forthcoming from Seven Stories Press, distributed by Random House
WHEN I was a child, I moved my pillow to a different part of the bed each night because I liked the feeling of not knowing where I was when I woke up. From the beginning I yearned for the nomadic life. I wandered, grazed like a goat on a hill—the move from grazing to exploring was just a leap over a fence. In my seventh year, I had a revelation. A teacher asked me a question. I knew the answer. Miss Green, a horse-faced redhead, asked the 3A class of P.S. 99, Kew Gardens, Queens, a long way from Byzantium: “What are you going to do in life?” Most of the answers remain a blur, but someone said she was going to be a novelist and someone said he’d write a play, or for the movies. I remember waiting; I was last to answer: “I am certain I am a poet.” Then Miss Green said, “I knew it. You, Stanley, are a bronze satyr,” and she whacked my erect penis with a twelve-inch Board of Education wooden ruler.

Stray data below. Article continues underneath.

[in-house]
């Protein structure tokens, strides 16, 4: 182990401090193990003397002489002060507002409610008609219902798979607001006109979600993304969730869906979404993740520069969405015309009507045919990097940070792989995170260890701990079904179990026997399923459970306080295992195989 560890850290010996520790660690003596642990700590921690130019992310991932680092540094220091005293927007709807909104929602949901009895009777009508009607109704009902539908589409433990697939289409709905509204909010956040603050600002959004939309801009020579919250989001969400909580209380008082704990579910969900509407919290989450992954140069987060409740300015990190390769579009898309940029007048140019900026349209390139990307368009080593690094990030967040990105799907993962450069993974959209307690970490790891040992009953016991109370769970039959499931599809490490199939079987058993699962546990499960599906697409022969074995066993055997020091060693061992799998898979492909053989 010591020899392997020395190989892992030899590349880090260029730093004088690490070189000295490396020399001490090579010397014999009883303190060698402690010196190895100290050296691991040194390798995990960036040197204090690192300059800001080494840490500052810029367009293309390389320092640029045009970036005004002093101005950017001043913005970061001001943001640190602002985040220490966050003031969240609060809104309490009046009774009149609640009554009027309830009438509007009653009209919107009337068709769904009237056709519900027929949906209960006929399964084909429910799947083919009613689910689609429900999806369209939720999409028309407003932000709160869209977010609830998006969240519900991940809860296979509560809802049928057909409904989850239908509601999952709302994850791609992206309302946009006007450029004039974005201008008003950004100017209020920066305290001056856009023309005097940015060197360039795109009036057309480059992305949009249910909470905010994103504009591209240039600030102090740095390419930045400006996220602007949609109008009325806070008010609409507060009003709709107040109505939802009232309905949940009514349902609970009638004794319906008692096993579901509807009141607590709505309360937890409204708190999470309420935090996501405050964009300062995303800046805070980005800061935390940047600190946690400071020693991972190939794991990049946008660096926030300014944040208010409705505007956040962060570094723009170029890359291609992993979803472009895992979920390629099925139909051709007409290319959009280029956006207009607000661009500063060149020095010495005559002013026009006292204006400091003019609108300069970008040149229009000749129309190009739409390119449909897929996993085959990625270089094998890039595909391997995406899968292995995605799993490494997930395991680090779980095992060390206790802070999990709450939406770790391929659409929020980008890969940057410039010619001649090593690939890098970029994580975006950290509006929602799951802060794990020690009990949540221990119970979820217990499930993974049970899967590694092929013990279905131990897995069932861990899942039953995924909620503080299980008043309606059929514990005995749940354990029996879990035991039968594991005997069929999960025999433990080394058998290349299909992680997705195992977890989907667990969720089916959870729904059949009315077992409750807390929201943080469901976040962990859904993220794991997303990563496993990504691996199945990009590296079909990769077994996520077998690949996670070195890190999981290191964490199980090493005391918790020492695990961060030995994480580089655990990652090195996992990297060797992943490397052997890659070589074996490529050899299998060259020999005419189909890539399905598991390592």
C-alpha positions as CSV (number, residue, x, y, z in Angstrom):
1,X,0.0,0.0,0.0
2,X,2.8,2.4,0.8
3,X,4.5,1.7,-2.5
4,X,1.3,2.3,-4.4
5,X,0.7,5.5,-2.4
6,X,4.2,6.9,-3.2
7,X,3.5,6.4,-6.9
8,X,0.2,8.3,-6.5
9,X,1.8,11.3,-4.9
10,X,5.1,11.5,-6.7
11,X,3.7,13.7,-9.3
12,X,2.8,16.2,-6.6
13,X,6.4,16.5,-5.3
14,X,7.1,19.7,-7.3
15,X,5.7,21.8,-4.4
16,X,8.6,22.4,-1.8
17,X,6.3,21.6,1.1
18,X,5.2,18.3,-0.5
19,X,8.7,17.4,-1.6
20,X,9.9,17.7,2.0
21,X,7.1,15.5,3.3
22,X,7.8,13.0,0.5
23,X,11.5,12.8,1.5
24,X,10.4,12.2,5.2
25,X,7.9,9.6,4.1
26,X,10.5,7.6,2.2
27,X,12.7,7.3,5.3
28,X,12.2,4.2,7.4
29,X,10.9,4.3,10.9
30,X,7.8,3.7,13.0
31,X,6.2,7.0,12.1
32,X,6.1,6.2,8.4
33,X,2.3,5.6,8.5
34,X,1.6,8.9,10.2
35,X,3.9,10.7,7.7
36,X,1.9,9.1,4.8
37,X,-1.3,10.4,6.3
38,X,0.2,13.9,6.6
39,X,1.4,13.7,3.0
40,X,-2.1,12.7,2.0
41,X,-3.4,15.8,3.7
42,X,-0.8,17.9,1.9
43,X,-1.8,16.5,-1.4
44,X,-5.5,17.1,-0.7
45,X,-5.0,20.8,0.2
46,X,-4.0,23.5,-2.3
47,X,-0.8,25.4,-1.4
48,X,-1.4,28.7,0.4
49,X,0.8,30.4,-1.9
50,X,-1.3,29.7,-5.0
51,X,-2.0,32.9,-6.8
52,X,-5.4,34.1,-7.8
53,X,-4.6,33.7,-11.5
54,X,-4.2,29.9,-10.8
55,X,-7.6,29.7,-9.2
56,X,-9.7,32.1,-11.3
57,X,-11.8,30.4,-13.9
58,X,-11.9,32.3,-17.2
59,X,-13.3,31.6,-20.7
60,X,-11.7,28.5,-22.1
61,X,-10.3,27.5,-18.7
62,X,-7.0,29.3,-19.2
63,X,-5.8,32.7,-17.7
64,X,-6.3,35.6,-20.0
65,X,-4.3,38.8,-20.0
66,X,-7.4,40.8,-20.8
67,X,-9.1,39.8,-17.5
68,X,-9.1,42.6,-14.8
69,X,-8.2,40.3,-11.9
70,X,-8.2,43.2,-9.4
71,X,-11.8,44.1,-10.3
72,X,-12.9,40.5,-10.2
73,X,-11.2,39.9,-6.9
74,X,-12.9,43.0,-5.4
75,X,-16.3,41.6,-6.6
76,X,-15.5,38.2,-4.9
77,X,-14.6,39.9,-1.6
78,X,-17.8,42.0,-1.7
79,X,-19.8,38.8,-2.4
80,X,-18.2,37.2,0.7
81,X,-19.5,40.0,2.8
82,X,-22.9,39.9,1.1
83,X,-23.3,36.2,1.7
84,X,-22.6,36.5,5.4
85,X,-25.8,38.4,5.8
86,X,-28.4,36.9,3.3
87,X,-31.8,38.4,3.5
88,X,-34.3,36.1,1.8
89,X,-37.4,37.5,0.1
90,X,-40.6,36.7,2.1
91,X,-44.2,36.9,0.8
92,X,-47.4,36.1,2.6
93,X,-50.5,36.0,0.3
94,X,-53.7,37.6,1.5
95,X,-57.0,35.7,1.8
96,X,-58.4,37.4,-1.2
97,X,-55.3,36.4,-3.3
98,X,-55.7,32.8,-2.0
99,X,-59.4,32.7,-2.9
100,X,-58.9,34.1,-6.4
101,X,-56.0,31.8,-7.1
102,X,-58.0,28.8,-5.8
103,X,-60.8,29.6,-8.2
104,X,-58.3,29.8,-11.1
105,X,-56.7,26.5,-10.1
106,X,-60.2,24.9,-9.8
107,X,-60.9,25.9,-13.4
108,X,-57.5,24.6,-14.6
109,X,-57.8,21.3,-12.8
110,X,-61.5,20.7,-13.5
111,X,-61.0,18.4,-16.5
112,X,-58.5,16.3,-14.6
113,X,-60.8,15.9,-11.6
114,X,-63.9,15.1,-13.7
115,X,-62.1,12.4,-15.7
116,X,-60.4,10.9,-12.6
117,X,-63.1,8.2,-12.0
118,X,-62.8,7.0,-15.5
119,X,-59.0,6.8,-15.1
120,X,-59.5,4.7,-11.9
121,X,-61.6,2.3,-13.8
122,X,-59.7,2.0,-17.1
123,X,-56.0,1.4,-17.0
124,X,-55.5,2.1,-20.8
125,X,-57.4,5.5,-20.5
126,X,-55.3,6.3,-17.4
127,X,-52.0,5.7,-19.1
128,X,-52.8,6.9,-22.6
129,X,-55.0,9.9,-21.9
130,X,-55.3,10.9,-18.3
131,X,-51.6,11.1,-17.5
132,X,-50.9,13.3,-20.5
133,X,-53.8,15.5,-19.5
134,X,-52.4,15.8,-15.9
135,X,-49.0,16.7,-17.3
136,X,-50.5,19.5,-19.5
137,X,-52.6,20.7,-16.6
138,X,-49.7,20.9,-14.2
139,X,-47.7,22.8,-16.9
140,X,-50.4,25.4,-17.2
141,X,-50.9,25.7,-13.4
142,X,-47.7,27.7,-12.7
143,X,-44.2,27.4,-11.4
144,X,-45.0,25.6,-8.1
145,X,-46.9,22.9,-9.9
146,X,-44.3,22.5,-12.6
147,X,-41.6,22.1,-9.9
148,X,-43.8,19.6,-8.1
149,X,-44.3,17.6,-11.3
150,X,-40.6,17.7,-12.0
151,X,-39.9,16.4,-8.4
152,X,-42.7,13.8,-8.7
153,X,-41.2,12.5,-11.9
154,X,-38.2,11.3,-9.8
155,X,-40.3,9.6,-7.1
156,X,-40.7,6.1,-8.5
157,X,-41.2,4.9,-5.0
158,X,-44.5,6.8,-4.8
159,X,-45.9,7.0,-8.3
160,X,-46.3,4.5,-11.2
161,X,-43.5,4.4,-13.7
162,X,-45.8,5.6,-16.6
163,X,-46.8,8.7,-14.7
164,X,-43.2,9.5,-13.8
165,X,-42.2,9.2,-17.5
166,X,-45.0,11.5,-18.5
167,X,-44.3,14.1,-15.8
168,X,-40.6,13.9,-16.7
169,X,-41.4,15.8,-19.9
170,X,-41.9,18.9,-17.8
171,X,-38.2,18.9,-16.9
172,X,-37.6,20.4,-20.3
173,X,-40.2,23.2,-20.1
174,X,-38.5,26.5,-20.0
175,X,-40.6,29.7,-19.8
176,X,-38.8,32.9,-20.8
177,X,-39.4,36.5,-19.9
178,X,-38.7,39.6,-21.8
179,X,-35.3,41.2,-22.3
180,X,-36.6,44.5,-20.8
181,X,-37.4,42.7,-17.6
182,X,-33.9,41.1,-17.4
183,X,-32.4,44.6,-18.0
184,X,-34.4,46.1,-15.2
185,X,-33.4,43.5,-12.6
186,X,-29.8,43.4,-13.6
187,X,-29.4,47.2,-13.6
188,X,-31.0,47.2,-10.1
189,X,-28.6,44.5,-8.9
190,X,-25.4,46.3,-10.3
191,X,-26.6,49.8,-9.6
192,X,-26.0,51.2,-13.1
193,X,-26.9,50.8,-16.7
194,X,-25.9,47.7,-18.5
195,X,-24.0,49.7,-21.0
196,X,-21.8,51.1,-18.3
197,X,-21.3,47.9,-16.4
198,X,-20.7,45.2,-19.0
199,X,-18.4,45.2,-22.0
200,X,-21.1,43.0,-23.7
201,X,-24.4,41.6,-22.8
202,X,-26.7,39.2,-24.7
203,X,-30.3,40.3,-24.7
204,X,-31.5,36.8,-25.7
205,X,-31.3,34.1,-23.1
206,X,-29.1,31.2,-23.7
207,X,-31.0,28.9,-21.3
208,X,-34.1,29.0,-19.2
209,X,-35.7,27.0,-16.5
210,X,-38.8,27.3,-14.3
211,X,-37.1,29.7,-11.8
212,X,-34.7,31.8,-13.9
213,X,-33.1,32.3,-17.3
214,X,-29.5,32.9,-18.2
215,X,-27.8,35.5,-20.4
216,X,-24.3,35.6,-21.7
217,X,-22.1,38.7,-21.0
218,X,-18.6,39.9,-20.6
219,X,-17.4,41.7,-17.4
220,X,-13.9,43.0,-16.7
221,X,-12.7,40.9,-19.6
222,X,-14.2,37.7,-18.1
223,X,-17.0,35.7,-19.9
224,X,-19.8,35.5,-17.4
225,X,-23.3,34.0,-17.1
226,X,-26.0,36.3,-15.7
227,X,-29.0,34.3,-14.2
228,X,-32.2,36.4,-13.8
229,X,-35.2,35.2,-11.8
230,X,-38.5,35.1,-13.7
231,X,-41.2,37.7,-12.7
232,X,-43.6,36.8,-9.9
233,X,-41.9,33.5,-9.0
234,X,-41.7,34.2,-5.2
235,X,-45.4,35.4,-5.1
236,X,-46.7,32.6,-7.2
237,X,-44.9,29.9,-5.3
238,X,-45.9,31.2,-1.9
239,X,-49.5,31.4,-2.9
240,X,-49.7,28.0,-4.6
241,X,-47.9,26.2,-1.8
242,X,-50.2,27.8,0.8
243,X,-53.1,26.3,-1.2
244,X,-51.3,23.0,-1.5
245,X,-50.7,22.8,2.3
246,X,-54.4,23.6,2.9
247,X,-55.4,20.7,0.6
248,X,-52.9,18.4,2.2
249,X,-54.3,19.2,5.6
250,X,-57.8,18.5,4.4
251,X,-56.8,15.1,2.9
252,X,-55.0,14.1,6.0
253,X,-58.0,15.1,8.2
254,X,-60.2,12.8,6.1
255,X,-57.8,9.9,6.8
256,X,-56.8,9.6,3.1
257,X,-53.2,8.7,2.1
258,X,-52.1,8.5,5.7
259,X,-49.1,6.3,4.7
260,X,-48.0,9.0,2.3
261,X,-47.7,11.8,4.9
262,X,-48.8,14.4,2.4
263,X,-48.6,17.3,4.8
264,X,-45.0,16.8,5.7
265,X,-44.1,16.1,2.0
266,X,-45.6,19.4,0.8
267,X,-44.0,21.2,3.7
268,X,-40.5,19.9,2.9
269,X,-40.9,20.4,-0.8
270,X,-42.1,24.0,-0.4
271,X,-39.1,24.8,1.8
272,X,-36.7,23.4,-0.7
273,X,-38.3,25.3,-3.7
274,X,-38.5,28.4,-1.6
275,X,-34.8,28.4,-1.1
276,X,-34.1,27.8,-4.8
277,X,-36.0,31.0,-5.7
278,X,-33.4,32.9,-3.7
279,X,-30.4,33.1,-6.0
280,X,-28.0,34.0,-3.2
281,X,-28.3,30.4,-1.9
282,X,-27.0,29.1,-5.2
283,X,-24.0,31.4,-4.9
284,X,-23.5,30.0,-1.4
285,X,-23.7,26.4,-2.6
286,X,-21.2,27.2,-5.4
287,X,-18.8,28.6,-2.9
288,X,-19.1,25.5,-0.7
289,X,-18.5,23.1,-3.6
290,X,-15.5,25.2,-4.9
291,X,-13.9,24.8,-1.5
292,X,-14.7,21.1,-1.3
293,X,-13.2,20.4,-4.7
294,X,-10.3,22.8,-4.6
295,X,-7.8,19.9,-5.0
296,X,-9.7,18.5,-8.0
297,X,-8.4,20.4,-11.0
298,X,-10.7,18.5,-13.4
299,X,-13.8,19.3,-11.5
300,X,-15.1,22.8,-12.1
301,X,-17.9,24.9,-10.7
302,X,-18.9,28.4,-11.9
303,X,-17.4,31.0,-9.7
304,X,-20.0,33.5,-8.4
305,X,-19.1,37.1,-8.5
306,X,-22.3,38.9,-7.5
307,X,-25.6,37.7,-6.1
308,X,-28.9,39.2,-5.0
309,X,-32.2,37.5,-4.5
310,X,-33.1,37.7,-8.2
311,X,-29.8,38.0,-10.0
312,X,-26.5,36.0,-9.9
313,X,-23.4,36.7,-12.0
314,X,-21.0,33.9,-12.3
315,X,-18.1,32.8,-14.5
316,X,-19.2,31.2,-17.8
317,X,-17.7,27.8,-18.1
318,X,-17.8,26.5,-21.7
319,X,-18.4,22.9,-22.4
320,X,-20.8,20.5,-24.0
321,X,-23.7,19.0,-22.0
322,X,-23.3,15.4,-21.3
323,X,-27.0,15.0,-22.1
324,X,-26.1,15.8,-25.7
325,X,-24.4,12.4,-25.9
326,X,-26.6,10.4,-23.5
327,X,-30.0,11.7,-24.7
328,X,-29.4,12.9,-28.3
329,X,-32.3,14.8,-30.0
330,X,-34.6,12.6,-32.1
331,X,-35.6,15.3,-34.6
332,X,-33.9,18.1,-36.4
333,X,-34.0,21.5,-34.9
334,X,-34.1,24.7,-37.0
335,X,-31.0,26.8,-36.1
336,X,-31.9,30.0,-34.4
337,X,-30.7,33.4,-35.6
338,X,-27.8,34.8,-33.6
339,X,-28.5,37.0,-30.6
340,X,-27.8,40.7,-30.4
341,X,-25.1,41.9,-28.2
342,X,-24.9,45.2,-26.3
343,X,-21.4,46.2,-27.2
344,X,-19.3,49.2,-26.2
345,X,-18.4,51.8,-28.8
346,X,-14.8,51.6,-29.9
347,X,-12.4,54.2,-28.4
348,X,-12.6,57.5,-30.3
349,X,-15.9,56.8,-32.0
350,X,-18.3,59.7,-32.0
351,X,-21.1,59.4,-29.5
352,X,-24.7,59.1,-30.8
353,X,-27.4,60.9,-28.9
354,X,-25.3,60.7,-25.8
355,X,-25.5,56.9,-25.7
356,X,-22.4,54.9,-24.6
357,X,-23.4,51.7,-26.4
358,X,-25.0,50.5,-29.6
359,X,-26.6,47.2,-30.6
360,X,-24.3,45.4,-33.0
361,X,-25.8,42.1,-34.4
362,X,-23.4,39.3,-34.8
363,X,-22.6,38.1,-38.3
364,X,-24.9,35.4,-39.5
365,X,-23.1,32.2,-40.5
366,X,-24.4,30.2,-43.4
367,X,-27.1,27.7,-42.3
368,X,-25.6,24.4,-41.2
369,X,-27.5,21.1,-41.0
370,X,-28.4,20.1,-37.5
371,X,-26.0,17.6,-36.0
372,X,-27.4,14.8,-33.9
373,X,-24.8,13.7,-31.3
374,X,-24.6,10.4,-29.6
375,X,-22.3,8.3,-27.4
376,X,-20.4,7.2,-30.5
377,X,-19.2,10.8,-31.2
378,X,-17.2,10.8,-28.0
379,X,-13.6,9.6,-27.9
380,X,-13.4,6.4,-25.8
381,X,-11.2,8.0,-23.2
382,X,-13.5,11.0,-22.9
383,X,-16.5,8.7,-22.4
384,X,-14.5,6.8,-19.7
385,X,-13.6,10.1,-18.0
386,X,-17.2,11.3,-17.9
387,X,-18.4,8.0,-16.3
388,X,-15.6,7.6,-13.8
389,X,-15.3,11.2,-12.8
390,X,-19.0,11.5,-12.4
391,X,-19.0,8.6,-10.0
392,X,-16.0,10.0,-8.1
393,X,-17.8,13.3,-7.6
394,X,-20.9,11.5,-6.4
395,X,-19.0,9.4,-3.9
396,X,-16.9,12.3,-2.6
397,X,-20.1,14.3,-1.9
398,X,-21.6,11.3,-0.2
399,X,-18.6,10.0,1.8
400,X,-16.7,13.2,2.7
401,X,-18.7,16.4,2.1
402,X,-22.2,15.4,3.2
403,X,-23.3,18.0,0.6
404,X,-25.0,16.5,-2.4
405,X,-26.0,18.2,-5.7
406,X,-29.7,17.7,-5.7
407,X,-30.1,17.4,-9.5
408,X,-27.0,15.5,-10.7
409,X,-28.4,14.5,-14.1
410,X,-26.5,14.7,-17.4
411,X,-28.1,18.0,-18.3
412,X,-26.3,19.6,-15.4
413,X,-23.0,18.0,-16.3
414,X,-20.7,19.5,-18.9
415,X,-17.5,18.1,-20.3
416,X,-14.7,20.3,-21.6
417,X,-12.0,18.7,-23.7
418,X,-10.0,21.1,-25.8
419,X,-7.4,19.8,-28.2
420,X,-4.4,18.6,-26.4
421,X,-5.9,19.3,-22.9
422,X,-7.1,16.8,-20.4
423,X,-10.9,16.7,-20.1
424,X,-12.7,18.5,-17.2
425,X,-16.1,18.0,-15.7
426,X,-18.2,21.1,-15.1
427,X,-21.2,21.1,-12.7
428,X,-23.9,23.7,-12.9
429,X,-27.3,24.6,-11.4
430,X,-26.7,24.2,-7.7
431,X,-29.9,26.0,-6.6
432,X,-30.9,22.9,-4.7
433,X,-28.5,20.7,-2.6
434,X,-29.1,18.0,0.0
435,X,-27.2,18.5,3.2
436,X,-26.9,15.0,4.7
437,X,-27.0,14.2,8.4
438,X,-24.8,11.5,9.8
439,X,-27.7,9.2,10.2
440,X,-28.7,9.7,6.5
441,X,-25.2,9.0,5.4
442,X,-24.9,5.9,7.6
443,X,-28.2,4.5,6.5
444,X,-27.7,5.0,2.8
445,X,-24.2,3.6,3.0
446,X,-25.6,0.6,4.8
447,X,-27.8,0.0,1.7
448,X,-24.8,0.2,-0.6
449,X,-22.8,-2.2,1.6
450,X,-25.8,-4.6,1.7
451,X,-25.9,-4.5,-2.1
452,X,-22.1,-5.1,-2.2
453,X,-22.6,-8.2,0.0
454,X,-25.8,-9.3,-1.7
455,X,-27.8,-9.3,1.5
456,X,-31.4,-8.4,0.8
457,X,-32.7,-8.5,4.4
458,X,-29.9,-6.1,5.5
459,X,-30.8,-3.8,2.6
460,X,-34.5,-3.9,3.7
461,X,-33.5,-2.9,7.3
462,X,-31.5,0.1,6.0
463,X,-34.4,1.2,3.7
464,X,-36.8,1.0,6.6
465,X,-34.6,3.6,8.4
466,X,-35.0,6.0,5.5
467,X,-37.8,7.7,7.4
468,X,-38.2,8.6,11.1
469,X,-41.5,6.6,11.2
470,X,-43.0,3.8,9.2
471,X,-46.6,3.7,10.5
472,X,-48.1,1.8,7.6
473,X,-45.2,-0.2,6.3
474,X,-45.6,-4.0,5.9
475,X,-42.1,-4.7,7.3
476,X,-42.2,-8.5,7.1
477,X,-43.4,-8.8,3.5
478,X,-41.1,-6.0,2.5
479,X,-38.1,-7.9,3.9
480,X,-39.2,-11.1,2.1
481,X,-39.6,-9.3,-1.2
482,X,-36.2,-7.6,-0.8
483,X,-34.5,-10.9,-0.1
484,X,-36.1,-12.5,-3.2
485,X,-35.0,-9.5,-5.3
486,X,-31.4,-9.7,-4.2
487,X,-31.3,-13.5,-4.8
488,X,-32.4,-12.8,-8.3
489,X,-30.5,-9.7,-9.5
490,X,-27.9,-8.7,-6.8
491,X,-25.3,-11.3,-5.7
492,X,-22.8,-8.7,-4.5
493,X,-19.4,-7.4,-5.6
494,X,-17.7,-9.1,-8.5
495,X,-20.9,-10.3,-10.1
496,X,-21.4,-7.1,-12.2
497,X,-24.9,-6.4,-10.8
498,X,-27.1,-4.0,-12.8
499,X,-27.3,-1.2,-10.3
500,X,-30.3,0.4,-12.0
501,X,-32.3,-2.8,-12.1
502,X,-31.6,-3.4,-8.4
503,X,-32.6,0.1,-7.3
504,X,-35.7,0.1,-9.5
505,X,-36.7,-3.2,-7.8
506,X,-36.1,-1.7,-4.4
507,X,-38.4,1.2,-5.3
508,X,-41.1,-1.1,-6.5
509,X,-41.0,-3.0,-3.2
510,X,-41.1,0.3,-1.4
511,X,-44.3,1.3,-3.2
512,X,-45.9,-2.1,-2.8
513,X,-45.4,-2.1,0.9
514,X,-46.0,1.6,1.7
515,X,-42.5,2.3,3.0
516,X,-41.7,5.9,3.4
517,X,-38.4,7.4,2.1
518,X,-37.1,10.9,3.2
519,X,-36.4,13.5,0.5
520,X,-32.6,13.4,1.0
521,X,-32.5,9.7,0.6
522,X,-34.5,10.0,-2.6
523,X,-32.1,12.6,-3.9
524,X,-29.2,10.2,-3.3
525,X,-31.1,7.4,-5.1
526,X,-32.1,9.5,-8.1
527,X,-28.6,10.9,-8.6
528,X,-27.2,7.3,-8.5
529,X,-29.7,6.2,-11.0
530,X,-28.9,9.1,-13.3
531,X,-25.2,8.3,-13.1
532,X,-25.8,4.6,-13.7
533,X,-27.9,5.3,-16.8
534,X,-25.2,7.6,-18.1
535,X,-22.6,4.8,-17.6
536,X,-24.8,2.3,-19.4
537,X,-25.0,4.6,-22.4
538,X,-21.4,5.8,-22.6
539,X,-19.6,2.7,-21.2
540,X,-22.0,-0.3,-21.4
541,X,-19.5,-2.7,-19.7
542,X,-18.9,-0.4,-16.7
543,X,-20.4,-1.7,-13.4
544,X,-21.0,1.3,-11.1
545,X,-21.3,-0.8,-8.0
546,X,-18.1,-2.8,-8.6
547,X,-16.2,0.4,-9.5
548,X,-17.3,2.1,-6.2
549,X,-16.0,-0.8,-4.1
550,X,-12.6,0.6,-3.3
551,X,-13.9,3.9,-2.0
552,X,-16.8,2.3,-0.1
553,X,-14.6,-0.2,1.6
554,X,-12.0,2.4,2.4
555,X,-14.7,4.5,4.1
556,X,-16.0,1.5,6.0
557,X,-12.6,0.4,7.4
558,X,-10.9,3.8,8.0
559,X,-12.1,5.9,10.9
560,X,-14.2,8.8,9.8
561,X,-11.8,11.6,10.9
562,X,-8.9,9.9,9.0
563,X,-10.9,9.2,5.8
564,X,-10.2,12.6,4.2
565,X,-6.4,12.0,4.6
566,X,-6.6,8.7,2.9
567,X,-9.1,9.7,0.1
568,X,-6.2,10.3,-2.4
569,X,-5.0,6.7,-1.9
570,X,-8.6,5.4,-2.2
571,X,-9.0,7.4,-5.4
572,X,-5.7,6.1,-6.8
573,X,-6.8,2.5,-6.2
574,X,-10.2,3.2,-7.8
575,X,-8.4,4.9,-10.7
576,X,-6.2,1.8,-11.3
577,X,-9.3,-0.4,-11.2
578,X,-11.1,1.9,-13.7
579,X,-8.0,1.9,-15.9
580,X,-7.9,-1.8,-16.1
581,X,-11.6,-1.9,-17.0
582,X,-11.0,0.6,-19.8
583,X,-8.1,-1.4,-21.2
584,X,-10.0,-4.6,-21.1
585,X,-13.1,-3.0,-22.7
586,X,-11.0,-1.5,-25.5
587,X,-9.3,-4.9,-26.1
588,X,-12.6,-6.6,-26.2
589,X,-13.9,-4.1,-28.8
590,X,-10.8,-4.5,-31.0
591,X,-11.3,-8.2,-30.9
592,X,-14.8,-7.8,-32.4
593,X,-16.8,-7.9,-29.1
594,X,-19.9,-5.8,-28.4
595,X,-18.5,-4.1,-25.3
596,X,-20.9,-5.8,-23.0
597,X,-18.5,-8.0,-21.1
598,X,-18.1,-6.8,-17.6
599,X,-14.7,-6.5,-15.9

I ran home in a fury at my parents. They had never told me I was a satyr. My mother’s explanation: . . . Continue Reading Here: